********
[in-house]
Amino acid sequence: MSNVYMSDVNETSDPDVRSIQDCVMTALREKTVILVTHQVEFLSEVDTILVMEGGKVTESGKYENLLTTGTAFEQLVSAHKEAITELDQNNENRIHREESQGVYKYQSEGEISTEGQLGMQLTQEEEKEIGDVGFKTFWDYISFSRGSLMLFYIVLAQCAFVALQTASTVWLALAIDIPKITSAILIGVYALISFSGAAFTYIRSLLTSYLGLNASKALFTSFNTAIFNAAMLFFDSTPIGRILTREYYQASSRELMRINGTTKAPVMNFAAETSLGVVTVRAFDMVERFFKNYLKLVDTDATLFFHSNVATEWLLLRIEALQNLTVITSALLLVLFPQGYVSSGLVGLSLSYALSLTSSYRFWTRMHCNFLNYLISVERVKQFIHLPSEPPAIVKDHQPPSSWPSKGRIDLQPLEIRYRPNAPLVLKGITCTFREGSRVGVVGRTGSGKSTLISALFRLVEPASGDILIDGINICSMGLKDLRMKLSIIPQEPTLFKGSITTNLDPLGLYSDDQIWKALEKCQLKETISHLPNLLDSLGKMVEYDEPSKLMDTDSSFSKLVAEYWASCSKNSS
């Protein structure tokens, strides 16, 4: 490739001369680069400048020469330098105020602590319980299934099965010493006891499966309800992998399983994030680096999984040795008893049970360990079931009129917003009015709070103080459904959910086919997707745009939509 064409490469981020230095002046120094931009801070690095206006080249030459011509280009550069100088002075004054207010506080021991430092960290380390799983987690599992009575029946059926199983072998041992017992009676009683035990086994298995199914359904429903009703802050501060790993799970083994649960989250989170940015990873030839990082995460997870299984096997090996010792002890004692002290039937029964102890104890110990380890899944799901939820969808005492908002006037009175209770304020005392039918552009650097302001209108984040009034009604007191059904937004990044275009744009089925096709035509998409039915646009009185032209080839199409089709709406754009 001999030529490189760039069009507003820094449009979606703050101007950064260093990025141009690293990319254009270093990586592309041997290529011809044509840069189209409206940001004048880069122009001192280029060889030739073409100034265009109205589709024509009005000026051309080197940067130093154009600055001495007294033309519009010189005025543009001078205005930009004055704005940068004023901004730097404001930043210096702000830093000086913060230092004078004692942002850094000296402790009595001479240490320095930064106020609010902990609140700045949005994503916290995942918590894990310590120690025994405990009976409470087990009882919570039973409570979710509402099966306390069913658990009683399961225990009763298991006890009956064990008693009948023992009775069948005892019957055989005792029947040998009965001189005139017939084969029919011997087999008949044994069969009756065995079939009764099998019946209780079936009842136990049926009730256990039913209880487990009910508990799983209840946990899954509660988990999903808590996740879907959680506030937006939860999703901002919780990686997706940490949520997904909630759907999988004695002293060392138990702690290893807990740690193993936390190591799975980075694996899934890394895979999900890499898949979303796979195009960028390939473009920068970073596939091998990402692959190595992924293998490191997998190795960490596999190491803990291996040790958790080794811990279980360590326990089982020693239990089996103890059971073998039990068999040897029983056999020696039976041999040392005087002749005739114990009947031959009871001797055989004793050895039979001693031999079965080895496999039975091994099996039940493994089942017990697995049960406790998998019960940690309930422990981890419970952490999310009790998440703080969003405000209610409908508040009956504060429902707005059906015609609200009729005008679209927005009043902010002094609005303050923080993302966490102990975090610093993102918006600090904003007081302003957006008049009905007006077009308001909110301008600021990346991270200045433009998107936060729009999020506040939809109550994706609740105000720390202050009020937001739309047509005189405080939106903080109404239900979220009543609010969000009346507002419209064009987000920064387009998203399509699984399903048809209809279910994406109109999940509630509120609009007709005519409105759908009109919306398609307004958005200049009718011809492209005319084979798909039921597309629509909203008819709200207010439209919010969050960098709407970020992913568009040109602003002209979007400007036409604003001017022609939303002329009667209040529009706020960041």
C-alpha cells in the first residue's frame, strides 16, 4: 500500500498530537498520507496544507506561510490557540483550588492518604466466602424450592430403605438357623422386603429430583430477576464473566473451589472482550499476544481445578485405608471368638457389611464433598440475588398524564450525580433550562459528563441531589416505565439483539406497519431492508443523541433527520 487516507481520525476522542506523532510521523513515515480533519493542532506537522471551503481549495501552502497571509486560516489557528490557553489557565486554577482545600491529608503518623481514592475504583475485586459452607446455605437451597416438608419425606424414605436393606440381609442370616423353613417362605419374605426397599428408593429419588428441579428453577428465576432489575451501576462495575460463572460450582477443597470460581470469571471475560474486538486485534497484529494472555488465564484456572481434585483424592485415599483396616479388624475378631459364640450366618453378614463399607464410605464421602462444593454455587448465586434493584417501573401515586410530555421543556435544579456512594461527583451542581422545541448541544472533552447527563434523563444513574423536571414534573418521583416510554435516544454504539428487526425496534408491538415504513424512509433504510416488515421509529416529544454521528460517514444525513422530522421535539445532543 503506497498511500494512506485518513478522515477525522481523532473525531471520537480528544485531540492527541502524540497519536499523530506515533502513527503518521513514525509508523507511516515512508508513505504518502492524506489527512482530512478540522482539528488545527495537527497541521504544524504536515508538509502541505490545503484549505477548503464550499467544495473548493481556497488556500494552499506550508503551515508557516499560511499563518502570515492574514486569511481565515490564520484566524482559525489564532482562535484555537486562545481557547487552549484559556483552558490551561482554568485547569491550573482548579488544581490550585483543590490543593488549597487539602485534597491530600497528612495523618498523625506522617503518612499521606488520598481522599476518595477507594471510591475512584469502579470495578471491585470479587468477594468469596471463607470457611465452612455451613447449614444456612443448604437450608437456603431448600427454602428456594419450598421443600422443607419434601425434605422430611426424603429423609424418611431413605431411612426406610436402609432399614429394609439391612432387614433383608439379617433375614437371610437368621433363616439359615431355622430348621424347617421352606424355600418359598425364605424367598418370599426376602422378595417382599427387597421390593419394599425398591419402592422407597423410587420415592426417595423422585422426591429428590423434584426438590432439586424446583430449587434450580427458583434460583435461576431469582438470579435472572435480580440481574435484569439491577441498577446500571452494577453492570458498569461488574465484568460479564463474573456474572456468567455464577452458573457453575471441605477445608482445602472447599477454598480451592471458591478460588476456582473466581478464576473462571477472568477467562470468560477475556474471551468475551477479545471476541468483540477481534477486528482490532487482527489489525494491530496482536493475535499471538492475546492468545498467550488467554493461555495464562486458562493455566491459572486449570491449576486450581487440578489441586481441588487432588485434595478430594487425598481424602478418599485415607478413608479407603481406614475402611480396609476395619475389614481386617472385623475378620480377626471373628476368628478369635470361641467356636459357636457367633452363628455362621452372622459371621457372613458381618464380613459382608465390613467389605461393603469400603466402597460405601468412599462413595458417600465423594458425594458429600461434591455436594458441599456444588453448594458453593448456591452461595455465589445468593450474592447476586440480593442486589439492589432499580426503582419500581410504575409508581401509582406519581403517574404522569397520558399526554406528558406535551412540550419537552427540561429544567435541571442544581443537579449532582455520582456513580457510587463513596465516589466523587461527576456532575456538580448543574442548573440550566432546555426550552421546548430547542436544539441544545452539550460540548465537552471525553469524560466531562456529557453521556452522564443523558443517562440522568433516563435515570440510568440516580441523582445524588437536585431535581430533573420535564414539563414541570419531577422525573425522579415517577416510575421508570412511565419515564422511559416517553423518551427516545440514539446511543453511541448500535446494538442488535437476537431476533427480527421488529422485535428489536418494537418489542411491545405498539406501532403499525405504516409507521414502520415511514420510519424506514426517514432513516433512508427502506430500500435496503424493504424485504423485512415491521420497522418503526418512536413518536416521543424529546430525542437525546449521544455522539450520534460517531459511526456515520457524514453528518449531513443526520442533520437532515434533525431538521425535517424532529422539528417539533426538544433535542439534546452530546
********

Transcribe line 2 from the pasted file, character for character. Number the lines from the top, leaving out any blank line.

Amino acid sequence: MSNVYMSDVNETSDPDVRSIQDCVMTALREKTVILVTHQVEFLSEVDTILVMEGGKVTESGKYENLLTTGTAFEQLVSAHKEAITELDQNNENRIHREESQGVYKYQSEGEISTEGQLGMQLTQEEEKEIGDVGFKTFWDYISFSRGSLMLFYIVLAQCAFVALQTASTVWLALAIDIPKITSAILIGVYALISFSGAAFTYIRSLLTSYLGLNASKALFTSFNTAIFNAAMLFFDSTPIGRILTREYYQASSRELMRINGTTKAPVMNFAAETSLGVVTVRAFDMVERFFKNYLKLVDTDATLFFHSNVATEWLLLRIEALQNLTVITSALLLVLFPQGYVSSGLVGLSLSYALSLTSSYRFWTRMHCNFLNYLISVERVKQFIHLPSEPPAIVKDHQPPSSWPSKGRIDLQPLEIRYRPNAPLVLKGITCTFREGSRVGVVGRTGSGKSTLISALFRLVEPASGDILIDGINICSMGLKDLRMKLSIIPQEPTLFKGSITTNLDPLGLYSDDQIWKALEKCQLKETISHLPNLLDSLGKMVEYDEPSKLMDTDSSFSKLVAEYWASCSKNSS